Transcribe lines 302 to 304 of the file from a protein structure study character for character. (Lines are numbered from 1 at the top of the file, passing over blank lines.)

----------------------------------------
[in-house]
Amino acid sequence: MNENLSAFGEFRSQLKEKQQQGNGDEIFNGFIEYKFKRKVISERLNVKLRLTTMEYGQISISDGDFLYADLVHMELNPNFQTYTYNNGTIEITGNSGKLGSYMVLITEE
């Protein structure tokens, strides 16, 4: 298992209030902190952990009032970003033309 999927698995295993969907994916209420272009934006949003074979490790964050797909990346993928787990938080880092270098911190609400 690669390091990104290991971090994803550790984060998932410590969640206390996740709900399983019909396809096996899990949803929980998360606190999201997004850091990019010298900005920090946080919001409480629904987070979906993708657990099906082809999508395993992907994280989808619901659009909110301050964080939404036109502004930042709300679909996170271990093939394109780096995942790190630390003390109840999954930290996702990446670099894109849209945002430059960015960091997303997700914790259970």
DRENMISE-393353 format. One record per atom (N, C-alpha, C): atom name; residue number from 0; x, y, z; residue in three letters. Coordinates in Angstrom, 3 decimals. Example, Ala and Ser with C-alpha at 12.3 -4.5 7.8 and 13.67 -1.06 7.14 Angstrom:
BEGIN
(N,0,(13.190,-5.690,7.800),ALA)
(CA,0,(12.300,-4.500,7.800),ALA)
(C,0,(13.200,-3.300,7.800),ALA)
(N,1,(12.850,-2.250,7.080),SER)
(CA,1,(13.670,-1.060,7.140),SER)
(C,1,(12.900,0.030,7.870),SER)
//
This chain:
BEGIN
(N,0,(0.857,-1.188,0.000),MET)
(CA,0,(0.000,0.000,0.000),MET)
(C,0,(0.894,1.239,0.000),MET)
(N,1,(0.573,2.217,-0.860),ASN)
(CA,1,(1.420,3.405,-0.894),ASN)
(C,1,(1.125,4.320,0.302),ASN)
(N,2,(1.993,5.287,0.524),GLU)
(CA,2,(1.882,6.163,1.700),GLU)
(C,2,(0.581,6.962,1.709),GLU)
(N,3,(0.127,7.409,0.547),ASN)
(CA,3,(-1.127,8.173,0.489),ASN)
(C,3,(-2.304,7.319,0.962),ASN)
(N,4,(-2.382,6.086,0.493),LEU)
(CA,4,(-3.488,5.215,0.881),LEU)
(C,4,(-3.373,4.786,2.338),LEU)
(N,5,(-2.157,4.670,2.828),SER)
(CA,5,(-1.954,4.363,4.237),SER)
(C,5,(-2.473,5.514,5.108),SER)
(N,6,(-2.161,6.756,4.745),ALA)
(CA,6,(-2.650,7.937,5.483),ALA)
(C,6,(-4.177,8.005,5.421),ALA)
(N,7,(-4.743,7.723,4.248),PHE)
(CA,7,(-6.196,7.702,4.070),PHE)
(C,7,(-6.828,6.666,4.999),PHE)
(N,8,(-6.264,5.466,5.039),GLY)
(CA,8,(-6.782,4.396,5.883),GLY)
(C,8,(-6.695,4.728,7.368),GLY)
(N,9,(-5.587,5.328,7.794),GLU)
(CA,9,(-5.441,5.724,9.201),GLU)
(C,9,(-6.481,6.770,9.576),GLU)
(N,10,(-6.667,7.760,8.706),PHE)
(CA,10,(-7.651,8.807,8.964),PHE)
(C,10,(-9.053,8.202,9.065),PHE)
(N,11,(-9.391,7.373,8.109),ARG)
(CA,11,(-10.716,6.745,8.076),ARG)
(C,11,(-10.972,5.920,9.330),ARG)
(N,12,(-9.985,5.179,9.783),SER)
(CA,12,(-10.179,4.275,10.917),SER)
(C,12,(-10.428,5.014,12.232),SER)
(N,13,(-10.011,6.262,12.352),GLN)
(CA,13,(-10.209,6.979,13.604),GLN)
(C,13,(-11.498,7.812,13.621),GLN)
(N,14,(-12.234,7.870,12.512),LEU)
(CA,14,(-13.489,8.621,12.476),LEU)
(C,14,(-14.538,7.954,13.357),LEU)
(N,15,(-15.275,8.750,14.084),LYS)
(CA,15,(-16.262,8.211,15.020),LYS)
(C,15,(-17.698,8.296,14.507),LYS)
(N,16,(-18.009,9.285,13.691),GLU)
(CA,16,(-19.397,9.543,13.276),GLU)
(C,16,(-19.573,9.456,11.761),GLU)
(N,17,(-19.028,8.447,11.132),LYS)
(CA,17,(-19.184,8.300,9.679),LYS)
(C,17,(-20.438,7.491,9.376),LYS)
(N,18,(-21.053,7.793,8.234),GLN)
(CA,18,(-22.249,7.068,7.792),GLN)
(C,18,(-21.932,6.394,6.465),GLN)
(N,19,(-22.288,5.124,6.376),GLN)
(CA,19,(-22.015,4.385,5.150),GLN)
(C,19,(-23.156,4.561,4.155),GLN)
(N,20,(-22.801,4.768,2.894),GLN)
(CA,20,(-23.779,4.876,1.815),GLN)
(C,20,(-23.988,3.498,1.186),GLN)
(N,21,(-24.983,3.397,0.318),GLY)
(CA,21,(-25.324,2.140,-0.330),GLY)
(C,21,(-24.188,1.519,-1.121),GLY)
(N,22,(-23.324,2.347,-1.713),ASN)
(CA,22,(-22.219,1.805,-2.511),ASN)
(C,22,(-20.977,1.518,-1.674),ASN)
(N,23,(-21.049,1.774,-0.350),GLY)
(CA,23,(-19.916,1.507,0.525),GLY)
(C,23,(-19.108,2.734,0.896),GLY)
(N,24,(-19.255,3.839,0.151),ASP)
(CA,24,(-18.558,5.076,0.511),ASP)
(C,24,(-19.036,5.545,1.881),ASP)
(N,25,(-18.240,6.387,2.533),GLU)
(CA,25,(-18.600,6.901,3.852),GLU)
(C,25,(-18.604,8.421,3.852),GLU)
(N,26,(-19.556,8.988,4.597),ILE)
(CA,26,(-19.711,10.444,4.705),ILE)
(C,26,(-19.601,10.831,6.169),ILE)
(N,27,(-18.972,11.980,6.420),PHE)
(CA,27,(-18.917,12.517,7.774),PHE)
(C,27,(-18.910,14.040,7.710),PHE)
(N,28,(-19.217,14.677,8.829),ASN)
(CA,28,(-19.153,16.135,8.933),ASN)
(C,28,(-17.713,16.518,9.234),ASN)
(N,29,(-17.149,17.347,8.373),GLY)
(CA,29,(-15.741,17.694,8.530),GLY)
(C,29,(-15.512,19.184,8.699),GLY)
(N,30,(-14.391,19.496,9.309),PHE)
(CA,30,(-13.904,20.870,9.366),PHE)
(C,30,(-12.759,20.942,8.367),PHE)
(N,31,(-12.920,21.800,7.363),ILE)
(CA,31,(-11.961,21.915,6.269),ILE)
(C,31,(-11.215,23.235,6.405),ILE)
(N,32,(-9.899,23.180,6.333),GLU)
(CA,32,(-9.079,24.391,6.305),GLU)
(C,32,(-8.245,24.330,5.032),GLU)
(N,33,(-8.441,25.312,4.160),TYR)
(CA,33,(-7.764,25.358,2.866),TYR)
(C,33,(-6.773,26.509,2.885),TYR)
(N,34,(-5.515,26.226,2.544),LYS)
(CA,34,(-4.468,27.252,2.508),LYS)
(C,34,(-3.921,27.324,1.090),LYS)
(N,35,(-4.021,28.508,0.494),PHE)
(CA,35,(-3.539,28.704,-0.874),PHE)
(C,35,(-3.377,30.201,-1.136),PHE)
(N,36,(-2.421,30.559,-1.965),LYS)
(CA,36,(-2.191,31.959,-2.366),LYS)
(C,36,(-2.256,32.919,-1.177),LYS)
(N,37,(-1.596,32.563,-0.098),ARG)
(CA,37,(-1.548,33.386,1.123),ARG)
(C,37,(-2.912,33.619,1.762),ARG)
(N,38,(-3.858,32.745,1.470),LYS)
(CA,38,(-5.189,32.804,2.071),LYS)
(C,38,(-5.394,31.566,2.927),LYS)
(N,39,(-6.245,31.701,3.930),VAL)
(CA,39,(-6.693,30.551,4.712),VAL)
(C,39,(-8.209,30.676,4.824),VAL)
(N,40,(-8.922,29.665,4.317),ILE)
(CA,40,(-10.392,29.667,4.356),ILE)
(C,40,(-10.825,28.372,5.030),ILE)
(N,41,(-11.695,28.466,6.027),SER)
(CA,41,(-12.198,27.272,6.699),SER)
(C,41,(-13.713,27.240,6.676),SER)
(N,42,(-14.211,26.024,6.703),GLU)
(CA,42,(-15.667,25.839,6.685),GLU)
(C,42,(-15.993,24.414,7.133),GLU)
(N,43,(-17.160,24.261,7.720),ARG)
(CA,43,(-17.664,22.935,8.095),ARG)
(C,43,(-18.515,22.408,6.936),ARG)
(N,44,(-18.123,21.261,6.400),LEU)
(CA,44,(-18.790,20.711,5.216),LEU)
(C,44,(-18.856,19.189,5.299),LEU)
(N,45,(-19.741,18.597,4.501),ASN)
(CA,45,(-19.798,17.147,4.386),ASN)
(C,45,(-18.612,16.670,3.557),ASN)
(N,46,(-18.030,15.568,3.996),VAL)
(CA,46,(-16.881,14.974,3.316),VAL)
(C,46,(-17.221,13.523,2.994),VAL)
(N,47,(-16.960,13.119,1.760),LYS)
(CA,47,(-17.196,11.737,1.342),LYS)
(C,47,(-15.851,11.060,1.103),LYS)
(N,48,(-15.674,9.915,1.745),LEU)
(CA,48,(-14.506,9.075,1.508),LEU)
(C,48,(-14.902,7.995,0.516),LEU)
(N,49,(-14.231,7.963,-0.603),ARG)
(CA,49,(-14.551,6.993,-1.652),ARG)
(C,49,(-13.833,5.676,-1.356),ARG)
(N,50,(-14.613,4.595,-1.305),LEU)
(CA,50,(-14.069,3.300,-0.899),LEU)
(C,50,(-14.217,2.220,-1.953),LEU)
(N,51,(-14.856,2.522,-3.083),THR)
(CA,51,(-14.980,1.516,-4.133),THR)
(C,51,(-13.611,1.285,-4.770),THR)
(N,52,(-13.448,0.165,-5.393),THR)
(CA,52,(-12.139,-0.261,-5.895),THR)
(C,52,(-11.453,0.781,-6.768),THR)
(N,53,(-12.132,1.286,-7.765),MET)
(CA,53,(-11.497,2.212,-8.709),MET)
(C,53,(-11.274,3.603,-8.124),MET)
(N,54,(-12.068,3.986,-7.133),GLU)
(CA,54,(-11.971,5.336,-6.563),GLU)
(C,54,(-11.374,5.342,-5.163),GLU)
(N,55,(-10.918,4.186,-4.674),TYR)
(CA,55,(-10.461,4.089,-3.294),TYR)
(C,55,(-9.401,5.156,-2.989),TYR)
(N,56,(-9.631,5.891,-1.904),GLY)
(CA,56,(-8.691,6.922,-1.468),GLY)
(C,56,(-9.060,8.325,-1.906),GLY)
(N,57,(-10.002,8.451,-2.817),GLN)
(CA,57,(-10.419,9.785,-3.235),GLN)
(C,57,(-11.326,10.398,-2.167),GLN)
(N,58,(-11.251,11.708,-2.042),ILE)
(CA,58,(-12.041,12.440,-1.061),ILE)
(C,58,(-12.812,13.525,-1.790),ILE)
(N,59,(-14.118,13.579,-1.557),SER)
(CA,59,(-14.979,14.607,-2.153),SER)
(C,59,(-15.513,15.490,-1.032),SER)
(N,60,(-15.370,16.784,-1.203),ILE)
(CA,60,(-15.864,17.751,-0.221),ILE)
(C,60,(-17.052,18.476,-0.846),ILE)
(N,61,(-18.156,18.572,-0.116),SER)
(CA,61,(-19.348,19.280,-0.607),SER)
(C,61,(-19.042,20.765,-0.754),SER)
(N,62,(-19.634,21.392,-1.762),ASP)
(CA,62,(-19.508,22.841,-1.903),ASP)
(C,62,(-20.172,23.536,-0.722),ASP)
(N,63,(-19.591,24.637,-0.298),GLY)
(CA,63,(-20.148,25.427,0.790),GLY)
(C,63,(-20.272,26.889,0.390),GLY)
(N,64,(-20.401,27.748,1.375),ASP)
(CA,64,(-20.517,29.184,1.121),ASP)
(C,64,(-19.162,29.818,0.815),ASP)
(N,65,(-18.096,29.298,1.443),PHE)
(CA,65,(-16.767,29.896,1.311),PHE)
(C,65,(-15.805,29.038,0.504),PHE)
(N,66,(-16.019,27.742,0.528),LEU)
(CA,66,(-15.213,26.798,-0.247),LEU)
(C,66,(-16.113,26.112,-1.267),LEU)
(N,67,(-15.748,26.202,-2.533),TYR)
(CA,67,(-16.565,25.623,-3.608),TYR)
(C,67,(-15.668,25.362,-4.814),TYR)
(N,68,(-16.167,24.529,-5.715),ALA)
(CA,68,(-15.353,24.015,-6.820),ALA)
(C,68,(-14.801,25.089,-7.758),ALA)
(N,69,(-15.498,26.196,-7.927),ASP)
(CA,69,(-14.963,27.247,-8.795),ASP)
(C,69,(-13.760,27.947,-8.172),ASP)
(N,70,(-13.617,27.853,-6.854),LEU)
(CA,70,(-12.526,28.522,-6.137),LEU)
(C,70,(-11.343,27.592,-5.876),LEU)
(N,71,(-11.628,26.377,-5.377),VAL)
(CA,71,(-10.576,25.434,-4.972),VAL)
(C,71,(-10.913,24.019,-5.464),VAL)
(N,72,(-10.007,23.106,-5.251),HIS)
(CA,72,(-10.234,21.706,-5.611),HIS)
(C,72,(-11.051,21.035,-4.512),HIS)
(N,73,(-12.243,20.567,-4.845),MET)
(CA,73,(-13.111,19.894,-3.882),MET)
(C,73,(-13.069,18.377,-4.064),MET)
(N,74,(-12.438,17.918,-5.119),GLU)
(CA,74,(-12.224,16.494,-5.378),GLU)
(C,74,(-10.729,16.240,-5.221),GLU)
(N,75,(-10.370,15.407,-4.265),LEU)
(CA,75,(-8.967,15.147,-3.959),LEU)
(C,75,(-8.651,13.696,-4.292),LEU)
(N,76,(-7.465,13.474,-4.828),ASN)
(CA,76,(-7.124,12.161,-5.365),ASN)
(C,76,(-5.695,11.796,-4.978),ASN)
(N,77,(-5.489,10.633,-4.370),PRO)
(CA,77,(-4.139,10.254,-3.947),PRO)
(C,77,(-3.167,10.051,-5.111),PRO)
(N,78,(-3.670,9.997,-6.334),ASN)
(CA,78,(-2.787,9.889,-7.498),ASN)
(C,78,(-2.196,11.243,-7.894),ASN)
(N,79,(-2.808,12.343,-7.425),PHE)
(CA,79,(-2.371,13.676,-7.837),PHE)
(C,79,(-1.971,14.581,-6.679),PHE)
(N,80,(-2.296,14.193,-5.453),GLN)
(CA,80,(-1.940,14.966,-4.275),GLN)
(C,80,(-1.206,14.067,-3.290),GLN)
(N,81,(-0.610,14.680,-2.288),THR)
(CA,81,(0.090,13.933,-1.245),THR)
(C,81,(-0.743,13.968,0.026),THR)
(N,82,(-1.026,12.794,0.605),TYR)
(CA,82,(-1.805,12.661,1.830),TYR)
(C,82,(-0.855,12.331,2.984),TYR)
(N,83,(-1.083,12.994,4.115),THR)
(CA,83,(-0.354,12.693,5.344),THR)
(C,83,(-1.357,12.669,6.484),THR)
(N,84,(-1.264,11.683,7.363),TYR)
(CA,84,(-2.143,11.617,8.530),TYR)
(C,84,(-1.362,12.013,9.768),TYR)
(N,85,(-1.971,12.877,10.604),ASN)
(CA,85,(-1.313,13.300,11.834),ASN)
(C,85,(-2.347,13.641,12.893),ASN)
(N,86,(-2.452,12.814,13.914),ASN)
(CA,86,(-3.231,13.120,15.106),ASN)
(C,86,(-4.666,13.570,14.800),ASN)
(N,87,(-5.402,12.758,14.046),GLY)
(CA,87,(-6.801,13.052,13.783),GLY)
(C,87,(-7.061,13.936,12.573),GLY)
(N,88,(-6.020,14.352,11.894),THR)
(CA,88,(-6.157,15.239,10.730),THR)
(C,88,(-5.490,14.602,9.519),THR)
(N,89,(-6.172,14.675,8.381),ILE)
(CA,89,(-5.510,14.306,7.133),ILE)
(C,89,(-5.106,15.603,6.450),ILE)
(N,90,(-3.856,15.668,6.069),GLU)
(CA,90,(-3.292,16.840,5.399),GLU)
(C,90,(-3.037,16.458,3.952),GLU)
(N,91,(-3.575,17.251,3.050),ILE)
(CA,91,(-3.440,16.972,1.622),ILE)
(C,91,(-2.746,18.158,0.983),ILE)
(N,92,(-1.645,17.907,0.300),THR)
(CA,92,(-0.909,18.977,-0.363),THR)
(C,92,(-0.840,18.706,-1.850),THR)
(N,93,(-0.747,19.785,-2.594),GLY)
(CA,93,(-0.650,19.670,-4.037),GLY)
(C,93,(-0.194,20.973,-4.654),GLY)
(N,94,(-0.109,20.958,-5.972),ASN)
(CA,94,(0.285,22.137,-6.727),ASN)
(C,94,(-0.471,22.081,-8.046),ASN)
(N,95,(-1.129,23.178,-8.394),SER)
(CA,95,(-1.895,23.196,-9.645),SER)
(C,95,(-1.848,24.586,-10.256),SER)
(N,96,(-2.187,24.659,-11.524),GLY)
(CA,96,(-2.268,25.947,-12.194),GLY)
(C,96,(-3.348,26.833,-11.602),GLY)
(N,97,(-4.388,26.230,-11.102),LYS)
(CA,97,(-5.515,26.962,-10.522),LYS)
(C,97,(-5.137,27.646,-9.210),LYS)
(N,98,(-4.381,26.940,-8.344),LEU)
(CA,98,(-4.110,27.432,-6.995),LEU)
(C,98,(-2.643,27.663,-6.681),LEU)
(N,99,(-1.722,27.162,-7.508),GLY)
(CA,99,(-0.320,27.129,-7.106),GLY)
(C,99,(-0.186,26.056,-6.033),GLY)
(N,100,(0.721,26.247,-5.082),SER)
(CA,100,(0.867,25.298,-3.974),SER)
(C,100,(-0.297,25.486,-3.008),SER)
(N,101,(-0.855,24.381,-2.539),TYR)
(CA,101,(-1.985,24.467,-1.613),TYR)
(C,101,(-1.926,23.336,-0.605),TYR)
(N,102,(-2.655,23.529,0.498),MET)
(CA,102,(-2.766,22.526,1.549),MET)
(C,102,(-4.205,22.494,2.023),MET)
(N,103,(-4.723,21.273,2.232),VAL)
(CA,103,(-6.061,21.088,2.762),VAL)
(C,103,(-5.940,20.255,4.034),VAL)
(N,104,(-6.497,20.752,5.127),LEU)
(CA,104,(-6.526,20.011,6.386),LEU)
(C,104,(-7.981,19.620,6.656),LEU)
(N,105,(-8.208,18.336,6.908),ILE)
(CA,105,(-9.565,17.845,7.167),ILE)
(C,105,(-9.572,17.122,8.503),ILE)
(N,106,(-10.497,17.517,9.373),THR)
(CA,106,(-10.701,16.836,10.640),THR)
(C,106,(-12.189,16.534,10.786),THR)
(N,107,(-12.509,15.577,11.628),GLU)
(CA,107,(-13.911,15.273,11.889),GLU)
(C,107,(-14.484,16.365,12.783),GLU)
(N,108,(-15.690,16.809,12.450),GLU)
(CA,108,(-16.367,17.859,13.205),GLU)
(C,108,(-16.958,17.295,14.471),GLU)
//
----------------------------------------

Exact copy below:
(C,95,(-1.848,24.586,-10.256),SER)
(N,96,(-2.187,24.659,-11.524),GLY)
(CA,96,(-2.268,25.947,-12.194),GLY)